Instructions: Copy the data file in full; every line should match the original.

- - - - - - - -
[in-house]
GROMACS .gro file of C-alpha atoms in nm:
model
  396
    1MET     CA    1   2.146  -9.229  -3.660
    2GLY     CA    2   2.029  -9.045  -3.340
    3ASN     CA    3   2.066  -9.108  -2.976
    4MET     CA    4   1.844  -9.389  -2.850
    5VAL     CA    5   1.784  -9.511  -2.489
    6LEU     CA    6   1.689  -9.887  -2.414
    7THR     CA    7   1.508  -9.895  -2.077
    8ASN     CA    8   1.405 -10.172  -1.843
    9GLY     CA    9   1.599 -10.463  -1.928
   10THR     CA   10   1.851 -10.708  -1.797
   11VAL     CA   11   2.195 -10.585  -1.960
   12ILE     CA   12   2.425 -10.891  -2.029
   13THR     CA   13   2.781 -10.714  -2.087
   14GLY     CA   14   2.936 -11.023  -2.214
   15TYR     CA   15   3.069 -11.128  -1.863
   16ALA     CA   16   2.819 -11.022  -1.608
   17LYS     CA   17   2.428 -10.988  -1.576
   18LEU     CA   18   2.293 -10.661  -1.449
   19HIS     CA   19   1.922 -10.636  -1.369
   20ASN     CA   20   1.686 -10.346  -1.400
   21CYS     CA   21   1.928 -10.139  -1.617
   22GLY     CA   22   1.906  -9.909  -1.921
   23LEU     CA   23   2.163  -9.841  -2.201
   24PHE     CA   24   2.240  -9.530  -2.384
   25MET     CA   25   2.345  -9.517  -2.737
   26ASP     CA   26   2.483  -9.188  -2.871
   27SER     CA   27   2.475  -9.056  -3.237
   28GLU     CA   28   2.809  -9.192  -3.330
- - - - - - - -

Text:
[in-house]
GROMACS .gro file of C-alpha atoms in nm:
model
  396
    1MET     CA    1   2.146  -9.229  -3.660
    2GLY     CA    2   2.029  -9.045  -3.340
    3ASN     CA    3   2.066  -9.108  -2.976
    4MET     CA    4   1.844  -9.389  -2.850
    5VAL     CA    5   1.784  -9.511  -2.489
    6LEU     CA    6   1.689  -9.887  -2.414
    7THR     CA    7   1.508  -9.895  -2.077
    8ASN     CA    8   1.405 -10.172  -1.843
    9GLY     CA    9   1.599 -10.463  -1.928
   10THR     CA   10   1.851 -10.708  -1.797
   11VAL     CA   11   2.195 -10.585  -1.960
   12ILE     CA   12   2.425 -10.891  -2.029
   13THR     CA   13   2.781 -10.714  -2.087
   14GLY     CA   14   2.936 -11.023  -2.214
   15TYR     CA   15   3.069 -11.128  -1.863
   16ALA     CA   16   2.819 -11.022  -1.608
   17LYS     CA   17   2.428 -10.988  -1.576
   18LEU     CA   18   2.293 -10.661  -1.449
   19HIS     CA   19   1.922 -10.636  -1.369
   20ASN     CA   20   1.686 -10.346  -1.400
   21CYS     CA   21   1.928 -10.139  -1.617
   22GLY     CA   22   1.906  -9.909  -1.921
   23LEU     CA   23   2.163  -9.841  -2.201
   24PHE     CA   24   2.240  -9.530  -2.384
   25MET     CA   25   2.345  -9.517  -2.737
   26ASP     CA   26   2.483  -9.188  -2.871
   27SER     CA   27   2.475  -9.056  -3.237
   28GLU     CA   28   2.809  -9.192  -3.330